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Elephant Orphanage

One of our first things to do in Kenya was visit the Elephant Orphanage, or as it properly called the David Sheldrick Wildlife Fund.  Both of us have always loved the Elephant Orphanage, and try to go every time we can. This visit was our third. You arrive at 11:00, when the orphans come down for feeding.  You watch the feedings and watch the elephants work on their mud-coating skills.  During this time keepers tell you about each orphan and about the orphanage.

Orphans arriving for feeding time.

These elephants may be orphaned by poachers, disease, or elderly mothers, or left behind after falling in a well or hole.  Once found they are delivered to the elephant orphanage.  Over half of the elephants may have PTSD.  Some do not survive this.

The elephants are taught to forage, but still receive milk.  Initially baby elephants were tried on cow’s milk, and became ill.  The new and improved elephant formula is similar to baby formula.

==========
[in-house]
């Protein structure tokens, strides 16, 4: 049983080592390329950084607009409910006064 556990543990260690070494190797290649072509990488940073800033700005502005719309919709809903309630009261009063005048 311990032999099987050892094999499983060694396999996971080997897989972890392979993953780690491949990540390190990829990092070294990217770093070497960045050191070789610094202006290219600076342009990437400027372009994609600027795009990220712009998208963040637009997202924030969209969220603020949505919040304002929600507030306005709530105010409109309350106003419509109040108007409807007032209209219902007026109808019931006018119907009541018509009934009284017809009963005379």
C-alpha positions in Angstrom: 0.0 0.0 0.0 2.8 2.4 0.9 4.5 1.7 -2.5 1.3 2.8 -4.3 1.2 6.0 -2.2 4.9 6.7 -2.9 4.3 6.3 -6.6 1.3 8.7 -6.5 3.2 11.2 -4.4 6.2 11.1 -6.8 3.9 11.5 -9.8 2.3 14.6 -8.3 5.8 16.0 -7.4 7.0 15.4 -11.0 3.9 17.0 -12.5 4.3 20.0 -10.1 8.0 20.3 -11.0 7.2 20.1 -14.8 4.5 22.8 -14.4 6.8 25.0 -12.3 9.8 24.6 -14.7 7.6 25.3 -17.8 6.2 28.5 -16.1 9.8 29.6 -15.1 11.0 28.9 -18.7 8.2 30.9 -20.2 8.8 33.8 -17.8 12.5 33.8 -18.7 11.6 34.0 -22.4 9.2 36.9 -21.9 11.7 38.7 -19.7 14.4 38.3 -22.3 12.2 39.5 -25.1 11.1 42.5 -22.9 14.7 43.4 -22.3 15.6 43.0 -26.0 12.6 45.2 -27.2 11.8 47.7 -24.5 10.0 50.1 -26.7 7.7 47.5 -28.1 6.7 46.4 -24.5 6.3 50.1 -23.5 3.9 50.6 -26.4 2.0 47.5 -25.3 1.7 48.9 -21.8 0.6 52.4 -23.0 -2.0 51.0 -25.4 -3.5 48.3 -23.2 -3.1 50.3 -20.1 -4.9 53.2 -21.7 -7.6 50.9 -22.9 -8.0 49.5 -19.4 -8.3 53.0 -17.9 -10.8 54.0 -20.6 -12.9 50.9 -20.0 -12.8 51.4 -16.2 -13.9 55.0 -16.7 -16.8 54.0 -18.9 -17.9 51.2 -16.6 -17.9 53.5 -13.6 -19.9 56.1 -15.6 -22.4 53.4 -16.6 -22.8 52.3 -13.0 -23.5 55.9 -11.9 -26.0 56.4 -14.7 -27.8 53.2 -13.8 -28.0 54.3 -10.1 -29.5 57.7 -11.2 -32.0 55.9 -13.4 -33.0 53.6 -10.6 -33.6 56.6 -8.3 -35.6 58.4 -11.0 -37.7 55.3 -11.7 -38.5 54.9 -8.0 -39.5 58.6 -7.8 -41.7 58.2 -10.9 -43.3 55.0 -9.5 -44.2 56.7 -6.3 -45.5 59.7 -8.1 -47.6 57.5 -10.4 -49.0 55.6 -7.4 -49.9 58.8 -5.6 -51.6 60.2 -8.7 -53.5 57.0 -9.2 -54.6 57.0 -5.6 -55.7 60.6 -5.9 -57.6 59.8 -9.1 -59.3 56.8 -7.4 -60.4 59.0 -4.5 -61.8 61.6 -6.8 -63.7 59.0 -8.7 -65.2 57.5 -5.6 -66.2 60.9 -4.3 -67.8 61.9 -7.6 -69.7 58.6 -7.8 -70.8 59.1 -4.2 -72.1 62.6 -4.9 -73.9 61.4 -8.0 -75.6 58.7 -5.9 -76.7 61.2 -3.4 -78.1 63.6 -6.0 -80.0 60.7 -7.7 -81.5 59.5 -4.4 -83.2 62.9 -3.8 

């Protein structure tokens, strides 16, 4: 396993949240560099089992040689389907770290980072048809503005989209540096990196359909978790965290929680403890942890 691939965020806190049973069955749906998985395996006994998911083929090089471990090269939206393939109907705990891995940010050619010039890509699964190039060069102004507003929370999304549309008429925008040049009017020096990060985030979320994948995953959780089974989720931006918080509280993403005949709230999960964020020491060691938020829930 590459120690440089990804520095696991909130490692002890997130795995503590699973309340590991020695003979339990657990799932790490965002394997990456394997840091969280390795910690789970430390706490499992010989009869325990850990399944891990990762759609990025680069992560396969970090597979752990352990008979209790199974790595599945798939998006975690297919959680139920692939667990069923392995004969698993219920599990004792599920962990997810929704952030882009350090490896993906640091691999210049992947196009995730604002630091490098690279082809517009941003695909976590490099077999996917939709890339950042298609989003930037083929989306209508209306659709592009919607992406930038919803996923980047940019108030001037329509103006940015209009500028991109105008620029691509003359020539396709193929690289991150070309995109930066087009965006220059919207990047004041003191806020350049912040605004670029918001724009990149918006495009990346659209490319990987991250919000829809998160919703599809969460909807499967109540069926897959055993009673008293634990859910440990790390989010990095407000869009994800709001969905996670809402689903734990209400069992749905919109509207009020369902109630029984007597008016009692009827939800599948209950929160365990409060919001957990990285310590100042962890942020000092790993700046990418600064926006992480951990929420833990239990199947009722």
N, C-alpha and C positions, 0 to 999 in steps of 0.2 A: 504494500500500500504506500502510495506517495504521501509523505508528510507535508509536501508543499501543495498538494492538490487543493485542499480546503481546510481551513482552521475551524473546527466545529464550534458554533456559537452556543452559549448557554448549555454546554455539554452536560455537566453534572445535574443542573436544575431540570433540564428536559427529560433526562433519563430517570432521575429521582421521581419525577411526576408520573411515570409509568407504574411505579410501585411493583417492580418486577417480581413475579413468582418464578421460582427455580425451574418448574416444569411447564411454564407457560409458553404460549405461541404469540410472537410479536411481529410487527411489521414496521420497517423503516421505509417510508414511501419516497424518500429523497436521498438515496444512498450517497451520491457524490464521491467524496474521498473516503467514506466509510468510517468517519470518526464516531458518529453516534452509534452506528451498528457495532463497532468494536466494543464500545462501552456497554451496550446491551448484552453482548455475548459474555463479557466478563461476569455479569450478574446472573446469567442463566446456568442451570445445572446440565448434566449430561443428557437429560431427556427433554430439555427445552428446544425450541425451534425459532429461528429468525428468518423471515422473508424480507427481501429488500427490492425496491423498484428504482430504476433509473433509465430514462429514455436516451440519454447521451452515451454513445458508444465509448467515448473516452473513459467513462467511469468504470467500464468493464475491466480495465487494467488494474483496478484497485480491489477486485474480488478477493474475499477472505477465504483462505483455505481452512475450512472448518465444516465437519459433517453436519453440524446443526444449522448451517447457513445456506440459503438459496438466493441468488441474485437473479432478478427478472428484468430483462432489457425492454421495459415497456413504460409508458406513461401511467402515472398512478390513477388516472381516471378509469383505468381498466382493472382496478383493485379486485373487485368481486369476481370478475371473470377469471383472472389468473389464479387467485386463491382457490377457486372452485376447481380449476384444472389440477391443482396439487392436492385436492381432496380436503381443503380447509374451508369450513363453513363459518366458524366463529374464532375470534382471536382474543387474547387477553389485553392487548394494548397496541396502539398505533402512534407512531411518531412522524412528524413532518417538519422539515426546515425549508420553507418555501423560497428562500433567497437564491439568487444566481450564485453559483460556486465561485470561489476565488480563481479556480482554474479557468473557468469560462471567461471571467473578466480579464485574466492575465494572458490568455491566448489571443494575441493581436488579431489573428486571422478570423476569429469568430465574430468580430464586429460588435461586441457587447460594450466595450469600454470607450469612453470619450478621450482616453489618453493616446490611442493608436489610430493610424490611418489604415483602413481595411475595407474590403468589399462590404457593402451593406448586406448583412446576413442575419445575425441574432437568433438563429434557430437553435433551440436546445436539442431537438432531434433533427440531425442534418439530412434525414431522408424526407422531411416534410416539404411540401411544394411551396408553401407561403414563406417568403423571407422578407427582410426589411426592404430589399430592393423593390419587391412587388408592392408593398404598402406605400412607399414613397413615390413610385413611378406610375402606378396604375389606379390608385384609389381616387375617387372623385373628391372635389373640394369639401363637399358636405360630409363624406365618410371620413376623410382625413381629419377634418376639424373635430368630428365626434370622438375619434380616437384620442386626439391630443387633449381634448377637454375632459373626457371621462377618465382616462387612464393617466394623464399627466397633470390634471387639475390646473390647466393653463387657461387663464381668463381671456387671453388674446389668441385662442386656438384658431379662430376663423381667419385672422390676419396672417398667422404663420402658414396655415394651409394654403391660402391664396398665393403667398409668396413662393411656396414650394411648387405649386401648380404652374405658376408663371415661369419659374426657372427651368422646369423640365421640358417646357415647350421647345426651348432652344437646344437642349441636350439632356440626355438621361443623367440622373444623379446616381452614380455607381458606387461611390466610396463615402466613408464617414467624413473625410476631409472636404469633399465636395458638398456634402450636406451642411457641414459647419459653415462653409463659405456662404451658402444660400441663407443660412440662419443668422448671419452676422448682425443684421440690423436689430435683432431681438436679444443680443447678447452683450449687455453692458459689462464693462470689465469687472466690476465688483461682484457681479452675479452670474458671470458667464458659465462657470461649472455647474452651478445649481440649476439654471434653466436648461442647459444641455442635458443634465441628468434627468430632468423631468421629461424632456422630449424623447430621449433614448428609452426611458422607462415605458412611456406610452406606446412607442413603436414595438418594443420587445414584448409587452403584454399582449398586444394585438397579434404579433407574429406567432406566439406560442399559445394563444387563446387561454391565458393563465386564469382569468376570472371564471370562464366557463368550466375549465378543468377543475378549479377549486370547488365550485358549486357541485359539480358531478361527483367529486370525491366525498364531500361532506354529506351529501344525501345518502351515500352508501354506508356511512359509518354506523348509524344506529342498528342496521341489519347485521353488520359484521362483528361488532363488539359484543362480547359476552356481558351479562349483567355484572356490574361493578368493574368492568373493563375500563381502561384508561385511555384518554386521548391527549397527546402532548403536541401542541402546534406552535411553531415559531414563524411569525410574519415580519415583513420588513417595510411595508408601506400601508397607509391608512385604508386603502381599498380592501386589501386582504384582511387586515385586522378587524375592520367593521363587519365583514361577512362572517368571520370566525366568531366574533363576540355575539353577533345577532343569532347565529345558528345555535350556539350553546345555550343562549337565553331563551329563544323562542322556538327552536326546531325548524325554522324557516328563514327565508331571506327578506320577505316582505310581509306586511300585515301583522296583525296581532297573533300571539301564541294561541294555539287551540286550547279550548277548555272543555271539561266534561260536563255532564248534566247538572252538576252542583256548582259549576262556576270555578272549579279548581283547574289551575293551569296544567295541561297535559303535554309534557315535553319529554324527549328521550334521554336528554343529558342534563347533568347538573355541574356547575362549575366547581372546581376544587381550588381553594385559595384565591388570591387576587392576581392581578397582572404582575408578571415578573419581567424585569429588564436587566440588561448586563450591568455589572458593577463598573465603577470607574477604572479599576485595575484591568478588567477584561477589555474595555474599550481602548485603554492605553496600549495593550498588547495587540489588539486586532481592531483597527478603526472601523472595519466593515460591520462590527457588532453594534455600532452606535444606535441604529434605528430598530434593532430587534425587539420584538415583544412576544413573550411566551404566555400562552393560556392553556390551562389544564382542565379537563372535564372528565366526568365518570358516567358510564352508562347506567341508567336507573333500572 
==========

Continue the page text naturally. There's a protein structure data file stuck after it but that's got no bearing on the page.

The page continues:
Elephants are cared for by “keepers,” who act as a mother figure for the elephants.  The elephants and keepers are rotated so the elephants do not become too attached to one person.  The keepers stay with the elephants at night so the babies feel secure.

One of the younger orphans.

The orphans form “mini” herds.  The oldest female acts as the matriarch.  The elephants are currently in two herds, one older and one younger.  The younger elephants had difficulty in the mud bath, getting in, getting out and forming the mud coat.  The keepers helped them out.

There was lots of “elephant play” going on in the mud hole.  Periodically they would try to sit on each other and play with a muddy soccer ball.

The youngest elephant was not yet three months old.  She was found in a well.  The keepers kept a close eye on her, and she kept a close eye on them.  They helped her form her mud coat, and she really didn’t get into the mud hole with all of the play.

This one just can’t get out of the mud.

The keepers are shoveling dry dirt on wet elephants to form mud sunscreen.

Honestly, we could watch the elephants all day. We stayed every minute they were out.  There are also rhino orphans in the rhino preserve.  We’re just jealous of Tompaul’s niece and nephew, who have “adopted” an elephant and visited it during evening feeding time.